You didn`t address the mandate in Matthew 19 or Ephesians 5. In Matthew 19, Jesus attributes the words to God, the one who made them male and female. Yes, the passage is about divorce. I realize that.
    In Ephesians 5, Paul is talking about the mystery of the relationship between husband and wife and Christ and the Church.

    I think that your idea of family may work IF and only IF the children are happy to stay and work with their parents. Notice also that I say parents. You like to leave the mother and any authority she has out of the picture.
    A father that insists upon having his say and having all of his adult children dance to his fiddle is going to drive his children away. They won’t want to live near him. My husband’s siblings have all left as soon as they had a chance. Only my husband has stayed, and staying has meant a lot of grief for us. Guess what? My father-in-law thinks he should have authority over his sons and their wives and their children, and that we should all get behind him and help him fulfill his vision.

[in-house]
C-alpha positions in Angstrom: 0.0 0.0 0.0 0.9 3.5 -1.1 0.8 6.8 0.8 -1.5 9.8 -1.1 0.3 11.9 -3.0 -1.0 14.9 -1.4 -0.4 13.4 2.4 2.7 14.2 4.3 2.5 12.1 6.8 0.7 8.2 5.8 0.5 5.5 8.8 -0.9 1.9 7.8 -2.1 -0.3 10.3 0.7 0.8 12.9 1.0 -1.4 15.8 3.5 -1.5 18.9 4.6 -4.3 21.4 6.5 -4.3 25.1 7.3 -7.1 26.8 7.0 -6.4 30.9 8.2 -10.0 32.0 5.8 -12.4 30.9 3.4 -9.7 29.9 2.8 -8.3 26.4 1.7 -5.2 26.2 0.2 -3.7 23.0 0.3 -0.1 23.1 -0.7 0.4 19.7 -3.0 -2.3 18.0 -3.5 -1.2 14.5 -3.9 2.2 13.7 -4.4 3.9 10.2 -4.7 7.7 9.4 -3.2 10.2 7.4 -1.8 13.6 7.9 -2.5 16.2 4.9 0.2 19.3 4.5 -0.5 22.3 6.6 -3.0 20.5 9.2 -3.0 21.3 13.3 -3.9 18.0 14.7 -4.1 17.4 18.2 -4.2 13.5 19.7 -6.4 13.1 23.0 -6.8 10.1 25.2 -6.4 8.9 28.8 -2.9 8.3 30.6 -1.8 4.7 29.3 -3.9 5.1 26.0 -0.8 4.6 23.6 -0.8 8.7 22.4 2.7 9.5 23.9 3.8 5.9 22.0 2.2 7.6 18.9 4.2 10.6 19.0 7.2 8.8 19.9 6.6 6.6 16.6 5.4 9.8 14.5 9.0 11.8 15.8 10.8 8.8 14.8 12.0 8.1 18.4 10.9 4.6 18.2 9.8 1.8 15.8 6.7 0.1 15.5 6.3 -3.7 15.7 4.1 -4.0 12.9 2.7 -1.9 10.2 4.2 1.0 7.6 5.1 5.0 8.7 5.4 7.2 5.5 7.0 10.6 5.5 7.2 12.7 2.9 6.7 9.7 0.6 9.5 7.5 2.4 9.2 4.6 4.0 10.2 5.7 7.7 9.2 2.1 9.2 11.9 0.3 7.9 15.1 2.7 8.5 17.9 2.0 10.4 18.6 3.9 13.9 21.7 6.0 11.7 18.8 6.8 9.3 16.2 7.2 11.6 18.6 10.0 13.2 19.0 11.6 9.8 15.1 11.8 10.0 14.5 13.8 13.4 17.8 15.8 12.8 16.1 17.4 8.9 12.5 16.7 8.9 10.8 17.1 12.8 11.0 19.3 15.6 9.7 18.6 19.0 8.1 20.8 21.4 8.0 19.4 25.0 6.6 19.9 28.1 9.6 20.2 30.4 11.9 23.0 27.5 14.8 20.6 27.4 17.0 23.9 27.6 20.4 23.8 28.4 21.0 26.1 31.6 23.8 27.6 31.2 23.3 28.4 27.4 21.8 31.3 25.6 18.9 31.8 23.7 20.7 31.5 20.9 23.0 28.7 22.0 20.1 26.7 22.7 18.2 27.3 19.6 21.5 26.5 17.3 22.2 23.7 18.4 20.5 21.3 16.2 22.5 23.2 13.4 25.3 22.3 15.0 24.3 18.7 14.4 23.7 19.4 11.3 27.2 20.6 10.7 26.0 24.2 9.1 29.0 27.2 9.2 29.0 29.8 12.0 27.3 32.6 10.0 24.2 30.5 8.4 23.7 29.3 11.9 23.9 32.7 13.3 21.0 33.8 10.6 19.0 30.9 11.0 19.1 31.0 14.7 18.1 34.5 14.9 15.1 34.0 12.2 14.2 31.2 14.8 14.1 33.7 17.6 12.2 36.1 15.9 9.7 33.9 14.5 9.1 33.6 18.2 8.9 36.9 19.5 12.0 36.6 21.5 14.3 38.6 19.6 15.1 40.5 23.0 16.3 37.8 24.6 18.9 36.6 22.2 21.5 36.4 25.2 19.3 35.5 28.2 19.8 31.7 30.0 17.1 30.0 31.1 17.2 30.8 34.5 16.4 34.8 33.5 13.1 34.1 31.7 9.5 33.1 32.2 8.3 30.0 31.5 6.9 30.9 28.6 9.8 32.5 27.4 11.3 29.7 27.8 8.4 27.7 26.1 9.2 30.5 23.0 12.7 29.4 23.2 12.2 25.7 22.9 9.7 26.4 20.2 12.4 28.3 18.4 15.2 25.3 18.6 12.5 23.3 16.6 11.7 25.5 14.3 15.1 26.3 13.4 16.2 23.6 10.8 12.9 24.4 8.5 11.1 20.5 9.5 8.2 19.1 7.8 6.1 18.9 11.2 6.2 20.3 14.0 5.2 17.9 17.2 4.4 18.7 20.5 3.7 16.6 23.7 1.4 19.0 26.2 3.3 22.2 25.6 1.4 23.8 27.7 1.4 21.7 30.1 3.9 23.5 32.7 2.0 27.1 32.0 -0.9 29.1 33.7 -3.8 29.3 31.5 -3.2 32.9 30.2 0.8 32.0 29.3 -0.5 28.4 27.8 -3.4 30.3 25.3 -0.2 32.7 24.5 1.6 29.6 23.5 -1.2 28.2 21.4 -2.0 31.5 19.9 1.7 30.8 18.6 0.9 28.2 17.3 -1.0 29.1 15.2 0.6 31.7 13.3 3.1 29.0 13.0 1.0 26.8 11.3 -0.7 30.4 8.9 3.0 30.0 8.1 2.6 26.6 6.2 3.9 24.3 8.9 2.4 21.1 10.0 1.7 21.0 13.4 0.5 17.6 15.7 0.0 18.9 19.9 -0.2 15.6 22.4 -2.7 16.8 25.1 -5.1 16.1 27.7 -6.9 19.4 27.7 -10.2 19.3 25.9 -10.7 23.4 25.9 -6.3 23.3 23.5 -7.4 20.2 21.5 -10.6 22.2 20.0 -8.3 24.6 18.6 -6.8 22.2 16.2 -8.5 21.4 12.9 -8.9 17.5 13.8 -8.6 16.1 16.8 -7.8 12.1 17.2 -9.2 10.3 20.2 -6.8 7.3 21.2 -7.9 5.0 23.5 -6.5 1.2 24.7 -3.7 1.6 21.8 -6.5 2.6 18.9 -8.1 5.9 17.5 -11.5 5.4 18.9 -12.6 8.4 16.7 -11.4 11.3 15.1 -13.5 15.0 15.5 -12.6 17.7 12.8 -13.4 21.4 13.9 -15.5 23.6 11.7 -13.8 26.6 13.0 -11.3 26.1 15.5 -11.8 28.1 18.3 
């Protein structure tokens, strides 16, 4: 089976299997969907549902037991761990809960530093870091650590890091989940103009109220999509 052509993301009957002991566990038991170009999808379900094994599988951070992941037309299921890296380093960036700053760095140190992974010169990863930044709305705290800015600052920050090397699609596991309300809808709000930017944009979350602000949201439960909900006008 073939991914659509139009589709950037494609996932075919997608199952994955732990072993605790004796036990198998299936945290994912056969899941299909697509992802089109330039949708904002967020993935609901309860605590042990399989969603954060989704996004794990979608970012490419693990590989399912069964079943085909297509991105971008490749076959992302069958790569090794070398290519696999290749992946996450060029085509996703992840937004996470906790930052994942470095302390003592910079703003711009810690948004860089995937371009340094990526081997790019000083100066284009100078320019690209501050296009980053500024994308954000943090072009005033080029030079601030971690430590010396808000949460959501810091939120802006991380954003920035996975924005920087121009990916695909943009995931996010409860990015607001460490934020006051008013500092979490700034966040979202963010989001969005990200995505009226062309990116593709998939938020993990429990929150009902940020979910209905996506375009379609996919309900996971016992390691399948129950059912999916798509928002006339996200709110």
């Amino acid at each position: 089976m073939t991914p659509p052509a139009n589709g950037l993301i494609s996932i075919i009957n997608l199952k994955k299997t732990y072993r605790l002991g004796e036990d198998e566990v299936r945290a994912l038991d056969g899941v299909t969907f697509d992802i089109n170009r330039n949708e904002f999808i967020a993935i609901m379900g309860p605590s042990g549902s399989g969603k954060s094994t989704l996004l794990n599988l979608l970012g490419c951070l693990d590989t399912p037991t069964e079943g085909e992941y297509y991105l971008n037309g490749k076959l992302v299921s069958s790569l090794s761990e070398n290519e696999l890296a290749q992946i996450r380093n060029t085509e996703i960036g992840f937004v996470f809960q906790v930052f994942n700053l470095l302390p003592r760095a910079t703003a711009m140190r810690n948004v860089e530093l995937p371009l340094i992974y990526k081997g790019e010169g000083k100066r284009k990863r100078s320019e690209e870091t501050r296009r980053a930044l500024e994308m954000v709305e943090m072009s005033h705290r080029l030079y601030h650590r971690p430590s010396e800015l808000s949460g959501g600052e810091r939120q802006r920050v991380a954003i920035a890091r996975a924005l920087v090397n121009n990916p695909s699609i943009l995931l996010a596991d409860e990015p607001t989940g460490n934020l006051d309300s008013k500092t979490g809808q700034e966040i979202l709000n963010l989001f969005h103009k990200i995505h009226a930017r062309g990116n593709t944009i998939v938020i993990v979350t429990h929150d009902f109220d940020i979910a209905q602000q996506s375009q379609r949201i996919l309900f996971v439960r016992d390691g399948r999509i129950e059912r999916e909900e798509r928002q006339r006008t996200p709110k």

You have to remember that we are human beings, not robots.

  • Vaughn Ohlman

    Madame,
    The same God wrote Gen 2, Matt 19, and Ephesians 5. And the same Christ who talked in Matt 19 was the one who talked about His utter obedience to His father. And the same Paul who wrote Ephesians 5 wrote Ephesians 6.
    Leave and cleave is not a command, and does not call for the breakdown in family authority. That is what the church has historically taught and practiced, and that is what I teach.

  • Madame

    I don’t think earthly fathers are to be obeyed in the same way as the Heavenly Father. Jesus was obeying God, His father. Our fathers are all fallen men.
    You mention Ephesians 6. Yes. Notice that the command is to honor father AND mother, and that parents (well, fathers in KJV) are told to ” 4 And, ye fathers, provoke not your children to wrath: but bring them up in the nurture and admonition of the Lord.”
    Bring them up. In my understanding, that is talking about how parents are to treat their children who still need bringing up. That is, children that are growing up. Not adults.

    Do you live under your father’s authority? We’ve pointed out here that many like to teach the multi-generational family concept, but we haven’t read about how those men obey their fathers or grandfathers if they still live.
    And don’t forget the mothers 🙂

  • Nightshade